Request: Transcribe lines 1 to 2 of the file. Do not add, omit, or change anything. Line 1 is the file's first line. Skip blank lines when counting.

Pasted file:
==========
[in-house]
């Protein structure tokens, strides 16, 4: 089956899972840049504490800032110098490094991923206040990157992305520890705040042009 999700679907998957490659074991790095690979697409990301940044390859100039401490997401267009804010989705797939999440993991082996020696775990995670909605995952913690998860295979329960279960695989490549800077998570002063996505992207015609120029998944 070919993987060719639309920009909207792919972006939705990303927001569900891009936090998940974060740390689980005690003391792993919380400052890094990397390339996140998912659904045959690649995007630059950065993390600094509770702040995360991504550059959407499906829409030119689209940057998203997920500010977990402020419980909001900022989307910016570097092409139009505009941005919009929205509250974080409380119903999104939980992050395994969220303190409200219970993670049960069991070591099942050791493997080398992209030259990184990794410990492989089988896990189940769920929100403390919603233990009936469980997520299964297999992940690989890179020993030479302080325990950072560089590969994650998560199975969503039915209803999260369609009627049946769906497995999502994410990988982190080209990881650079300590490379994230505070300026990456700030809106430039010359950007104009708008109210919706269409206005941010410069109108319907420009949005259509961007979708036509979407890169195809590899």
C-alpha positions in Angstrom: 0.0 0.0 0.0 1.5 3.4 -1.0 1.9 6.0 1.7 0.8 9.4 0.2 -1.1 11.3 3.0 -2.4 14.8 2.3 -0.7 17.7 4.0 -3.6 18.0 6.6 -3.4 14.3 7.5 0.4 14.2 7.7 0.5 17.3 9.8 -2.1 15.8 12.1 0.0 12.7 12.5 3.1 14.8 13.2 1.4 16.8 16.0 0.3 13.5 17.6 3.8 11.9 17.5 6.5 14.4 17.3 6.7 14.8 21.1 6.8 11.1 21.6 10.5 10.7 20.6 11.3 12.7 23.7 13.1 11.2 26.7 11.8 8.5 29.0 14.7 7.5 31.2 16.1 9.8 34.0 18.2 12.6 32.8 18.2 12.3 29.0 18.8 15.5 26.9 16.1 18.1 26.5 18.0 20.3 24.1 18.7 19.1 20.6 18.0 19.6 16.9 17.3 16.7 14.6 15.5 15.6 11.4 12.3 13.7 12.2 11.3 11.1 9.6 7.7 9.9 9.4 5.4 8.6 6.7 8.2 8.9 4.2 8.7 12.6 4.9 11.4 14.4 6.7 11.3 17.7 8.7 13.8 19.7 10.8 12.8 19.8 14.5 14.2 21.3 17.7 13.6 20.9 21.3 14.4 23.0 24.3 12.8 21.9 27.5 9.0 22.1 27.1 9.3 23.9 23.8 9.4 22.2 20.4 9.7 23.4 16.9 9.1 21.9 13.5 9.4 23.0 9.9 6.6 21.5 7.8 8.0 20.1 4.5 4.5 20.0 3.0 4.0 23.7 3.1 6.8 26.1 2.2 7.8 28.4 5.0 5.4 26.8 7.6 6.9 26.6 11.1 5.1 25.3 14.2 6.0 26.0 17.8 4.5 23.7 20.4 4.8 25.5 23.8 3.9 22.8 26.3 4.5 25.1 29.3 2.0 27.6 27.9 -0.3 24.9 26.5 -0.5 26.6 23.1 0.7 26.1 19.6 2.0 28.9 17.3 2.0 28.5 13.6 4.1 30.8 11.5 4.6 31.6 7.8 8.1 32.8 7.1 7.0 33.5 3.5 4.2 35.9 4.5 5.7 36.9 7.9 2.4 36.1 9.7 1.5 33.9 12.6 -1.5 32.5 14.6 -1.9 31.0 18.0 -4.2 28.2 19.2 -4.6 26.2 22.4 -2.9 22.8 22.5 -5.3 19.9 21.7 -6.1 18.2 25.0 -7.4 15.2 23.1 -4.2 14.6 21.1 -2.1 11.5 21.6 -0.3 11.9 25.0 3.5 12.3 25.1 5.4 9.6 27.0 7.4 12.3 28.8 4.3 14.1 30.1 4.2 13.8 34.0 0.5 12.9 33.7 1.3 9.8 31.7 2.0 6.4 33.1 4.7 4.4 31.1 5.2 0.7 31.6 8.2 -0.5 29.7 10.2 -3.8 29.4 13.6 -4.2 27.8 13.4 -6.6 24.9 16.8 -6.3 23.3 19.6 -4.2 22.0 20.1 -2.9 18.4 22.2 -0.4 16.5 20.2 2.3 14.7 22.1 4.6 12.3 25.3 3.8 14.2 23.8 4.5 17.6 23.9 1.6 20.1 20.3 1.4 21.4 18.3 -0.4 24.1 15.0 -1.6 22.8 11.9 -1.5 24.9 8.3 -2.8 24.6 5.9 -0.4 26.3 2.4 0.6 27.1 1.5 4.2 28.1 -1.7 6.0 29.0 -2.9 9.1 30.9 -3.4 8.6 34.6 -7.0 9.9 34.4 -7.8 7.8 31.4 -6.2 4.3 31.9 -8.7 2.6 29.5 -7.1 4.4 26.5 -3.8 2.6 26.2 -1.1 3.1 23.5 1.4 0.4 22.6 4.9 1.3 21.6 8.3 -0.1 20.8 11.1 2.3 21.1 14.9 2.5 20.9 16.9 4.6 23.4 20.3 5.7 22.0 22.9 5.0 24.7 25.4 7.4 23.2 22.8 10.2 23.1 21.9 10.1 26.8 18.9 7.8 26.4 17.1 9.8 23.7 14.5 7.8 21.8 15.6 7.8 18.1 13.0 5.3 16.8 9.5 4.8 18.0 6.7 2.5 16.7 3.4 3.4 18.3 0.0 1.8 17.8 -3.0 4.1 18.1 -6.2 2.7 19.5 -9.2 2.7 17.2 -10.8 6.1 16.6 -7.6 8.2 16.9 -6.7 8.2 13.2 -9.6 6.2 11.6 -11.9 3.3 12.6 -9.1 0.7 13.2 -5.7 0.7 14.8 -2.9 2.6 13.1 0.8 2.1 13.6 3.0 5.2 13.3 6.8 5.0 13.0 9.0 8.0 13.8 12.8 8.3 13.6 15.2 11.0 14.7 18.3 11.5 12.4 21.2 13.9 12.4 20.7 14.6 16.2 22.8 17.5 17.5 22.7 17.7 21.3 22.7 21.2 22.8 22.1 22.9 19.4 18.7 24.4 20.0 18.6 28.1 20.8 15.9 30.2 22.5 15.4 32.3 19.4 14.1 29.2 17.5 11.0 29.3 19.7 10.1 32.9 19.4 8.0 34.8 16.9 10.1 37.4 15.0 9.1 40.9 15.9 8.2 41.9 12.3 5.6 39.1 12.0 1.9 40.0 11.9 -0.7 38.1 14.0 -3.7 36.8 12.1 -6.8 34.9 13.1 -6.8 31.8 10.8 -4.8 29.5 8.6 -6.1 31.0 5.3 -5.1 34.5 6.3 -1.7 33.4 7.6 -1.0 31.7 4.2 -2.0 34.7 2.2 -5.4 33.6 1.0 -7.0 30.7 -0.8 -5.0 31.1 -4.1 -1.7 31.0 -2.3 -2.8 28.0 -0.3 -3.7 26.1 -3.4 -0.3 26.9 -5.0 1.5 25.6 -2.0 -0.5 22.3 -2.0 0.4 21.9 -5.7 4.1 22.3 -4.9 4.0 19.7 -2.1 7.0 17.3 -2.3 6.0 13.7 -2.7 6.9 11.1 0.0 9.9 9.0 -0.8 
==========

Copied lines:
[in-house]
């Protein structure tokens, strides 16, 4: 089956899972840049504490800032110098490094991923206040990157992305520890705040042009 999700679907998957490659074991790095690979697409990301940044390859100039401490997401267009804010989705797939999440993991082996020696775990995670909605995952913690998860295979329960279960695989490549800077998570002063996505992207015609120029998944 070919993987060719639309920009909207792919972006939705990303927001569900891009936090998940974060740390689980005690003391792993919380400052890094990397390339996140998912659904045959690649995007630059950065993390600094509770702040995360991504550059959407499906829409030119689209940057998203997920500010977990402020419980909001900022989307910016570097092409139009505009941005919009929205509250974080409380119903999104939980992050395994969220303190409200219970993670049960069991070591099942050791493997080398992209030259990184990794410990492989089988896990189940769920929100403390919603233990009936469980997520299964297999992940690989890179020993030479302080325990950072560089590969994650998560199975969503039915209803999260369609009627049946769906497995999502994410990988982190080209990881650079300590490379994230505070300026990456700030809106430039010359950007104009708008109210919706269409206005941010410069109108319907420009949005259509961007979708036509979407890169195809590899």